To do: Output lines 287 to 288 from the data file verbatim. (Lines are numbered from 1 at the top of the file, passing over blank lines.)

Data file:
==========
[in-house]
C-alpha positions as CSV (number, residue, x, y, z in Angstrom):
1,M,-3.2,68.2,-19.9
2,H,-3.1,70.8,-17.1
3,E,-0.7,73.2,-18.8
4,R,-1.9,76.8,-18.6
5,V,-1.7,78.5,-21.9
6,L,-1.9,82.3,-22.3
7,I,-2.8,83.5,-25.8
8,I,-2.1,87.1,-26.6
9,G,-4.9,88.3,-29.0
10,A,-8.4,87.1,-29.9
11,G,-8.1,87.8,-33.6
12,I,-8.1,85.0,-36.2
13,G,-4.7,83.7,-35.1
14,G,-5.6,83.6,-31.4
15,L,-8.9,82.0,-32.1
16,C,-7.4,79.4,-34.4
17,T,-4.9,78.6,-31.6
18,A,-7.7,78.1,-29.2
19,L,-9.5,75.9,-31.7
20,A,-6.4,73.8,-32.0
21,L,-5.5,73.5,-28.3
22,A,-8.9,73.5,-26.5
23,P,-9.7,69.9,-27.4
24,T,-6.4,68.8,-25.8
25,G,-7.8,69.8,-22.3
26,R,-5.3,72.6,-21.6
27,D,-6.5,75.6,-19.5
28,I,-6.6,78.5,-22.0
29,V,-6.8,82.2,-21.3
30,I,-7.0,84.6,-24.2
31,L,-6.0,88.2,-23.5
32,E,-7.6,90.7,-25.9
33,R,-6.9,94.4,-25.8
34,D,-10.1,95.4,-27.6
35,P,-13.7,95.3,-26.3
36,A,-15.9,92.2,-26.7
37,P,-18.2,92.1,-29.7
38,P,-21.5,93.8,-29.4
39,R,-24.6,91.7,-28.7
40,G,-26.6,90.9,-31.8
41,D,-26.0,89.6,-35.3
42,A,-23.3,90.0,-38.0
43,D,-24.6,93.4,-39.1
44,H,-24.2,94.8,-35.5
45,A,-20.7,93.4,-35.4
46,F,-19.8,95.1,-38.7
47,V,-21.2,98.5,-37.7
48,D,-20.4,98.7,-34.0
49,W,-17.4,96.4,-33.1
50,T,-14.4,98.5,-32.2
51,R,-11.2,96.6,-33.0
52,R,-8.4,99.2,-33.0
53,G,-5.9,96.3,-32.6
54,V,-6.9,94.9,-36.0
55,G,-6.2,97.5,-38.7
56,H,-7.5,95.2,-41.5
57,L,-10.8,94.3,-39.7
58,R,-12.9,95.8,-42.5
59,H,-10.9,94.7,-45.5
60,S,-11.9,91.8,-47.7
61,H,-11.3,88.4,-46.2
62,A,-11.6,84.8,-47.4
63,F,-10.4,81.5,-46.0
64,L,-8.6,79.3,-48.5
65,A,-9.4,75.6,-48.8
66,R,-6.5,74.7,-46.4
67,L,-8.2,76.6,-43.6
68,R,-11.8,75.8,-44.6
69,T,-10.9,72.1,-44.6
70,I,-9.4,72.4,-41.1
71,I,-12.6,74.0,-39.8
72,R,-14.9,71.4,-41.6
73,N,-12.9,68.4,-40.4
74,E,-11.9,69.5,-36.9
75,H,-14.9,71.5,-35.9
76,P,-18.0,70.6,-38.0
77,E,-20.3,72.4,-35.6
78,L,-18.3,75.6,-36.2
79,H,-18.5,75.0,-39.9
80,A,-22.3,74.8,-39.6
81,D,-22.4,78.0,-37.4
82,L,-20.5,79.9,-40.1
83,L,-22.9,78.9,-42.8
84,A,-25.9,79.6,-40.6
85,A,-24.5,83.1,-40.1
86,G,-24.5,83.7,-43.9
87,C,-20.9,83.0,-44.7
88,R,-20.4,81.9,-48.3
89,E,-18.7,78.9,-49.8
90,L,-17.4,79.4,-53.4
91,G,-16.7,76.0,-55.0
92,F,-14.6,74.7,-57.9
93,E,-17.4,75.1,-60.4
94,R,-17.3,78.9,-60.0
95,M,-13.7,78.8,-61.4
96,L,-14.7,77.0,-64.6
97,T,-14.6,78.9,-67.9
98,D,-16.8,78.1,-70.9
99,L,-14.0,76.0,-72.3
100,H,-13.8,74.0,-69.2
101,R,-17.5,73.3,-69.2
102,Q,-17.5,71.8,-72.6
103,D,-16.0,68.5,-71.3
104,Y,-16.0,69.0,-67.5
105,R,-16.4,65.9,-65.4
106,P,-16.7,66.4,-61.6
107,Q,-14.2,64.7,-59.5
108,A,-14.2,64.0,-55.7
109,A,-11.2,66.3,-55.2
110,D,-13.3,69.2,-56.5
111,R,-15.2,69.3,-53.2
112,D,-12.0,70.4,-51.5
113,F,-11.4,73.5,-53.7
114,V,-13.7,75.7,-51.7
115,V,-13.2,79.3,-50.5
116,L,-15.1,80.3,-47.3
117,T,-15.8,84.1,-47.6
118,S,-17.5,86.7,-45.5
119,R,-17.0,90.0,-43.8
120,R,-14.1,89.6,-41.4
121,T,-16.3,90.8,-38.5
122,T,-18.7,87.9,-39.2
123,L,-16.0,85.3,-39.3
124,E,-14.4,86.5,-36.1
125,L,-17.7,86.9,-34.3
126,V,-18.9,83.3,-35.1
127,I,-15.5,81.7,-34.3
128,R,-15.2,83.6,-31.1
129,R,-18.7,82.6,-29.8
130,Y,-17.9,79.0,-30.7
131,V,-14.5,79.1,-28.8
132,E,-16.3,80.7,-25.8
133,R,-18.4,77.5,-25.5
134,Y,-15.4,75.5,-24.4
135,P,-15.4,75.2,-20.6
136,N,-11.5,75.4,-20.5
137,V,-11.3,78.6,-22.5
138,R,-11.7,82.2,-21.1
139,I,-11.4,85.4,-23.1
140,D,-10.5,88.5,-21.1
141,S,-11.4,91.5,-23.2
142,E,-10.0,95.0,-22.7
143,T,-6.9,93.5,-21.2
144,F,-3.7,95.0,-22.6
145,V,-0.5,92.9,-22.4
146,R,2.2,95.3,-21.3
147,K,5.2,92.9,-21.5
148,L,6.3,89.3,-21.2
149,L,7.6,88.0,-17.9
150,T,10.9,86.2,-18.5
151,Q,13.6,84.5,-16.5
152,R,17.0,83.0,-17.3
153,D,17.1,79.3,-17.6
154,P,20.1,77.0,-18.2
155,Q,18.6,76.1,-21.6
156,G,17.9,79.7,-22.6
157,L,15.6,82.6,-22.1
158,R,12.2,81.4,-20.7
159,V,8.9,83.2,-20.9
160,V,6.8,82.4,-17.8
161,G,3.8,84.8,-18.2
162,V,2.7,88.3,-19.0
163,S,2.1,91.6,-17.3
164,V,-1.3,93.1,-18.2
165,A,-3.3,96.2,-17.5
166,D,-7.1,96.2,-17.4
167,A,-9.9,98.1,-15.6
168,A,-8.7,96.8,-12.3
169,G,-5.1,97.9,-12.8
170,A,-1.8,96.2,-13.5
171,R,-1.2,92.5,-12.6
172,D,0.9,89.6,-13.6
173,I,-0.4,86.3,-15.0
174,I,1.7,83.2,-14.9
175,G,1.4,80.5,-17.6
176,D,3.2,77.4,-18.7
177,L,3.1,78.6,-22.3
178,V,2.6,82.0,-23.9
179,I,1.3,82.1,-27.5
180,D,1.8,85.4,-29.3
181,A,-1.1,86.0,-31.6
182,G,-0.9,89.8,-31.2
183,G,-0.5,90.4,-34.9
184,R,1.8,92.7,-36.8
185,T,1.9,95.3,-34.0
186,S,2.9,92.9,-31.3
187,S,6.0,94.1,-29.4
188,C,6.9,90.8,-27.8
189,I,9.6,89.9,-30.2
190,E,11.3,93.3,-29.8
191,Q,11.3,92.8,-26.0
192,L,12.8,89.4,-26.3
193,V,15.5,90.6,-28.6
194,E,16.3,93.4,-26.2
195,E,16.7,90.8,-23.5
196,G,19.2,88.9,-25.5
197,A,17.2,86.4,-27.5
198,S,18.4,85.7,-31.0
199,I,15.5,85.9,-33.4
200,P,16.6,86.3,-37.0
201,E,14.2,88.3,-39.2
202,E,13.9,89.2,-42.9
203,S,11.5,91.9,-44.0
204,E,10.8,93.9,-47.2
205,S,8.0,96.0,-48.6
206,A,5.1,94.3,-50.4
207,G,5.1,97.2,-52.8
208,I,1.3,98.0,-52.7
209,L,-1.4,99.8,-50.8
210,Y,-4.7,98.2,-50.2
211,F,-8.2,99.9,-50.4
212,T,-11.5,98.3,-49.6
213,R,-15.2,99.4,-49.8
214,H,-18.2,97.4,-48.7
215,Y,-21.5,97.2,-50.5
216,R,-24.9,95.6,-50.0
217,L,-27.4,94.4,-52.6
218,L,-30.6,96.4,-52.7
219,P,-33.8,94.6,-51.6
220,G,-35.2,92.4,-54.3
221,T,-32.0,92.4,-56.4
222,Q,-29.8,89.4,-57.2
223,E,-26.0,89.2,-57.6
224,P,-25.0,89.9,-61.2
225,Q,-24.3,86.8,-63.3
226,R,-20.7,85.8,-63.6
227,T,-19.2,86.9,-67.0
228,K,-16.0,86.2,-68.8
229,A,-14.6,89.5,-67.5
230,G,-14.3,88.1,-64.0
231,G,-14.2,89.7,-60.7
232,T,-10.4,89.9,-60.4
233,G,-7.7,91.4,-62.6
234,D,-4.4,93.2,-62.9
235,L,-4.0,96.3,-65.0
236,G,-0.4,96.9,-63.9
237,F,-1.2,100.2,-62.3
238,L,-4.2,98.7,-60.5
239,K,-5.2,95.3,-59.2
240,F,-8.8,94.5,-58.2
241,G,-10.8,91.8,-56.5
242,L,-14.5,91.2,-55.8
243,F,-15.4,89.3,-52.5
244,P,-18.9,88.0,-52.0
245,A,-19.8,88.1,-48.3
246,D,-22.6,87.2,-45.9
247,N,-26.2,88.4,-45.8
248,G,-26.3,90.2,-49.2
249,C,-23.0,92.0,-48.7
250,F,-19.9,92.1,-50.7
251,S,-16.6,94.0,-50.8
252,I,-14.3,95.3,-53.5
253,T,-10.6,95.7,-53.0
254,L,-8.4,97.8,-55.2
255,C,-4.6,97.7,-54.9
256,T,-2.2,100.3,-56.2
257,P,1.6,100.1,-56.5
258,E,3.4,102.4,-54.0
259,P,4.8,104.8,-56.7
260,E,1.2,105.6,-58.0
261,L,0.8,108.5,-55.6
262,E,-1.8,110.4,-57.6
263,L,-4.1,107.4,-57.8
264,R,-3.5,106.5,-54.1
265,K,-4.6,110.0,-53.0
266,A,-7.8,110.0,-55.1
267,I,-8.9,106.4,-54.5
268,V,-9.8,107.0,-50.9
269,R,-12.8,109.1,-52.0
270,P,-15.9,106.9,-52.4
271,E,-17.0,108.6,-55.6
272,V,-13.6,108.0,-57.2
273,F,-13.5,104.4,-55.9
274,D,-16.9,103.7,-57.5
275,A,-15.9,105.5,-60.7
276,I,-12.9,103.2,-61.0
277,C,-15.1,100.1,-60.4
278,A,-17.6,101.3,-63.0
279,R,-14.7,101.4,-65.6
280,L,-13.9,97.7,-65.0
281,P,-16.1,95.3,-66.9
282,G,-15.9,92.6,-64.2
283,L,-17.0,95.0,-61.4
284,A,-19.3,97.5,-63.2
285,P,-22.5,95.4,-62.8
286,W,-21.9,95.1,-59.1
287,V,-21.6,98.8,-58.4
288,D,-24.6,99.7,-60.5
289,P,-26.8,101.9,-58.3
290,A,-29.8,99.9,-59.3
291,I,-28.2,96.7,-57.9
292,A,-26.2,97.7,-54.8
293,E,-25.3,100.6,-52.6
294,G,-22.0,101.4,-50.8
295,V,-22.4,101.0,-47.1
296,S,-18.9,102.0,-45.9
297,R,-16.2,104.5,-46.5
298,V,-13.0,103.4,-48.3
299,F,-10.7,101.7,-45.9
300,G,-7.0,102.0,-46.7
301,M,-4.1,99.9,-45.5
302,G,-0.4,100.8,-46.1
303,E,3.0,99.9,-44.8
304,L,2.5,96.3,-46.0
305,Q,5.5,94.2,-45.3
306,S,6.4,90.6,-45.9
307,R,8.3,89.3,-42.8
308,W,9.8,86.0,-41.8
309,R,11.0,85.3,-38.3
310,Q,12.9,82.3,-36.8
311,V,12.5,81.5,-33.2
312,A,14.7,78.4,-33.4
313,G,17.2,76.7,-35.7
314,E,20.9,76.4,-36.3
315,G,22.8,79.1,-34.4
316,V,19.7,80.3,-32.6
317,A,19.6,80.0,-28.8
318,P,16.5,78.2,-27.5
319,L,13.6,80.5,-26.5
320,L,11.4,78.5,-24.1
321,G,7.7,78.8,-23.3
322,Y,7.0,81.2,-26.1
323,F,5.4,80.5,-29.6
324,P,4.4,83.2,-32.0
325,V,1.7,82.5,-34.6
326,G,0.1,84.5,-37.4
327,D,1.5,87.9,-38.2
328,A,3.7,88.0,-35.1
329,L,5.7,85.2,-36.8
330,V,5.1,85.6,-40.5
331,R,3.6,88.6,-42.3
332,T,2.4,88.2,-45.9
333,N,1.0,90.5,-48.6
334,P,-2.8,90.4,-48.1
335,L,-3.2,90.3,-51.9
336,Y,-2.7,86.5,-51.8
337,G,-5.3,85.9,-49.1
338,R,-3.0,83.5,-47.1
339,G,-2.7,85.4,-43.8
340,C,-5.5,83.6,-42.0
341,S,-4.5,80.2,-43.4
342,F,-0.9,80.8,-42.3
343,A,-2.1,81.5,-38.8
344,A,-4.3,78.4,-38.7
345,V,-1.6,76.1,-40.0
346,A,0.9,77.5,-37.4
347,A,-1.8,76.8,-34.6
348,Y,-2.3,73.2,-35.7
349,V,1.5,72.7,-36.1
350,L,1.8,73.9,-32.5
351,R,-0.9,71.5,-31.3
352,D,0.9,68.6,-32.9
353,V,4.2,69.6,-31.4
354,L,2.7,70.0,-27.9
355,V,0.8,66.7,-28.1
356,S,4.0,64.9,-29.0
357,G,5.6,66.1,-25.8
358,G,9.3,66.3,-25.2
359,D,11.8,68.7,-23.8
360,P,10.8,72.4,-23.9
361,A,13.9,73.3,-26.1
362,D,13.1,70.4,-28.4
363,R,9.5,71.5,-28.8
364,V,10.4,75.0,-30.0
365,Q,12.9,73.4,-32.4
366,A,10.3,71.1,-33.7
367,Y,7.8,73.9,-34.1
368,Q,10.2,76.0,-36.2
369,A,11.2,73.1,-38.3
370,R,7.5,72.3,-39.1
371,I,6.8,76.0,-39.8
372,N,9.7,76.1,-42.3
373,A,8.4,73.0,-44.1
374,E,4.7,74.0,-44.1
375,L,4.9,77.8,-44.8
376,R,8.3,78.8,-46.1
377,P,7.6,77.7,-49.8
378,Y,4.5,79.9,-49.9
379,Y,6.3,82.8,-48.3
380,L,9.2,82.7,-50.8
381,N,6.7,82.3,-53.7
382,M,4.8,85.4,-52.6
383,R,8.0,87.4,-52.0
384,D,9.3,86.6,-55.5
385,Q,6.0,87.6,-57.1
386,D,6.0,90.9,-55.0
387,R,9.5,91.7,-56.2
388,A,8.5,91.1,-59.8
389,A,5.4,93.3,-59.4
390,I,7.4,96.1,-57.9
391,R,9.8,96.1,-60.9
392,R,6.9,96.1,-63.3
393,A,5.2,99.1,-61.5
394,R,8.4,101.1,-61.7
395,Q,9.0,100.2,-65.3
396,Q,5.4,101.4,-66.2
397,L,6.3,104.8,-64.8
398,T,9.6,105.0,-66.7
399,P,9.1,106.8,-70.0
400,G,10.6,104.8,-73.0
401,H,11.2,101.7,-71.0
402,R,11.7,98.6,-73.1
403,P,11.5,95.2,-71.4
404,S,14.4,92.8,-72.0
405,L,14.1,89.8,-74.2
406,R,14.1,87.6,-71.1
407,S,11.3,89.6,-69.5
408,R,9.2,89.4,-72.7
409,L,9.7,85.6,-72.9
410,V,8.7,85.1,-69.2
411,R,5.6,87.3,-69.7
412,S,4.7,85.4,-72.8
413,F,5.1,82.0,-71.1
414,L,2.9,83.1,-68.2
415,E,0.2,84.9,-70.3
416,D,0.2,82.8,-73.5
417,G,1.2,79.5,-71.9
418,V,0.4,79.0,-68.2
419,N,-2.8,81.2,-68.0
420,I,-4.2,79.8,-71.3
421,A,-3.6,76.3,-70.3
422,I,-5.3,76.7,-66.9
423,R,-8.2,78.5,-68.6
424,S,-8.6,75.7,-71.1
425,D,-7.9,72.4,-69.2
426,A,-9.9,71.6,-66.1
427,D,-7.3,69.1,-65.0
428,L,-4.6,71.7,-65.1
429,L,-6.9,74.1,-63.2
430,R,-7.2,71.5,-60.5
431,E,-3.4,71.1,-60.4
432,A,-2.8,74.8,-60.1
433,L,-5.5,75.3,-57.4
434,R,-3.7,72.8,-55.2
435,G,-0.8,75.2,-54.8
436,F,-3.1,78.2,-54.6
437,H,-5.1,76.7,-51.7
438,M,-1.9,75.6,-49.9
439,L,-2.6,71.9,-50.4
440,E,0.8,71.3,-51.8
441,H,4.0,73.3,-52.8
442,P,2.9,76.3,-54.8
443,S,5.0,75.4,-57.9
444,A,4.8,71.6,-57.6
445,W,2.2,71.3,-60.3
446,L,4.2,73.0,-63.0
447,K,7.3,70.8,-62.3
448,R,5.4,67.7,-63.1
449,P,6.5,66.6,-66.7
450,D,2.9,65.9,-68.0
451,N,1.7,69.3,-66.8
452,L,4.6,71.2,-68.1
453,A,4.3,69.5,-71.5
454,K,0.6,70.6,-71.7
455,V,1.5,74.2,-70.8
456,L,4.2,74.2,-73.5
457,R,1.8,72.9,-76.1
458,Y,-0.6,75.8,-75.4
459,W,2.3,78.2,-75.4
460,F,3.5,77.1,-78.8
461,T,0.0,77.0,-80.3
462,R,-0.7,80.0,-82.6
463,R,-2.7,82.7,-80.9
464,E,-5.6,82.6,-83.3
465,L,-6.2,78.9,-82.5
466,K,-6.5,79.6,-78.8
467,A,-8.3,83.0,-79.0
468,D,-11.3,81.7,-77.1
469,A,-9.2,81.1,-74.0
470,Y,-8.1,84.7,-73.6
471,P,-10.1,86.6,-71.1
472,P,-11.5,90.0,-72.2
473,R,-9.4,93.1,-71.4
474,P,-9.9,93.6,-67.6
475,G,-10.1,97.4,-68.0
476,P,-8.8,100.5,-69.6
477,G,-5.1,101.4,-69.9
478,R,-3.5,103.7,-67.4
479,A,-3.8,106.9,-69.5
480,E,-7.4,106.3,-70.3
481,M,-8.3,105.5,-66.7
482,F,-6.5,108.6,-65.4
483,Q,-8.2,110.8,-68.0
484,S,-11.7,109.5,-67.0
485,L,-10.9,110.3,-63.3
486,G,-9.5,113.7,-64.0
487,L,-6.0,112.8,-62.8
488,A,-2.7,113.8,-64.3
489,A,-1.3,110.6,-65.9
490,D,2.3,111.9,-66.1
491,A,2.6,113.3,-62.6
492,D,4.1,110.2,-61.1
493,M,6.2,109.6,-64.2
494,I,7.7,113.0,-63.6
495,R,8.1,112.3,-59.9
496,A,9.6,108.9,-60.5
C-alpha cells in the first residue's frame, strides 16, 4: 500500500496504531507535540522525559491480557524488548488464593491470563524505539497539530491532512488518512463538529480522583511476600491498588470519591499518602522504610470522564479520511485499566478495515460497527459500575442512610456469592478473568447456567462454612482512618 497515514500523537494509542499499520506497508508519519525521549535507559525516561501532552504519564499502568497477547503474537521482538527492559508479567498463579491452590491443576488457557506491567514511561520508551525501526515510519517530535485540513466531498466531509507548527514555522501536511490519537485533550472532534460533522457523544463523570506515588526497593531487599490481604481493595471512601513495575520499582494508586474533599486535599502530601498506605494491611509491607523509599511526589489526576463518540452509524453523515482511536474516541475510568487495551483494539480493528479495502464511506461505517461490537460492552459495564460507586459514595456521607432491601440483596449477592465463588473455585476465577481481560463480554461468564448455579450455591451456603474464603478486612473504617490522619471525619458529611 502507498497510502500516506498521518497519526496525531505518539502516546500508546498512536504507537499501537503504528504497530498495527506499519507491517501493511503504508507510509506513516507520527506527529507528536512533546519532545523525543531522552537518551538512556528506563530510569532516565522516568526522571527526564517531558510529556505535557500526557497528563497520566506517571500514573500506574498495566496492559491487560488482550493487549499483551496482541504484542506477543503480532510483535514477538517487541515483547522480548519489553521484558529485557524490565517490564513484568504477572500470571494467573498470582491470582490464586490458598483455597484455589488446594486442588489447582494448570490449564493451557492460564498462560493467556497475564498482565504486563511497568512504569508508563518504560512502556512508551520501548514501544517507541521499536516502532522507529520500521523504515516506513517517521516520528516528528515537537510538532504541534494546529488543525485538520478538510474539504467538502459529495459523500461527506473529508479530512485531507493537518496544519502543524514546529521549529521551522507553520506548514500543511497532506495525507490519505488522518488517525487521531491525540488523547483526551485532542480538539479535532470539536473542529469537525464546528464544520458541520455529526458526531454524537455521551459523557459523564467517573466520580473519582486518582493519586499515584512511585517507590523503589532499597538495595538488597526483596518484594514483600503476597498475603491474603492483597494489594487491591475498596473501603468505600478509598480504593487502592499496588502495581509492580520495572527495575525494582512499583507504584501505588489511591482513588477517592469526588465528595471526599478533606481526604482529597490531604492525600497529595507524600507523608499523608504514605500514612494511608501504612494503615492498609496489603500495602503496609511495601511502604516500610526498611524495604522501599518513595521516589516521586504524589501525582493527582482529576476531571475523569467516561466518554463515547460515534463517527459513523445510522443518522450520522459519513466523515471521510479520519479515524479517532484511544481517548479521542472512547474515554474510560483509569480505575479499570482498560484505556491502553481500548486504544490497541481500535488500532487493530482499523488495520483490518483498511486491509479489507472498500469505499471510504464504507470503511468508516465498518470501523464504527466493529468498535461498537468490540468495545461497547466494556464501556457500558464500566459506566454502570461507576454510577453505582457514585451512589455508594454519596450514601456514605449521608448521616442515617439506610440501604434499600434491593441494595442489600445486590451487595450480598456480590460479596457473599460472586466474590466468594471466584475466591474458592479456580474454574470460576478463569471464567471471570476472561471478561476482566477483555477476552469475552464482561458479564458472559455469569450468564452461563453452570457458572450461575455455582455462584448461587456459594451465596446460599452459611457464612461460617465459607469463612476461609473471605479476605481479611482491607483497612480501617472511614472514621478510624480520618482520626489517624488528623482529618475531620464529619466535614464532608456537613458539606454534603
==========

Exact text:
285,P,-22.5,95.4,-62.8
286,W,-21.9,95.1,-59.1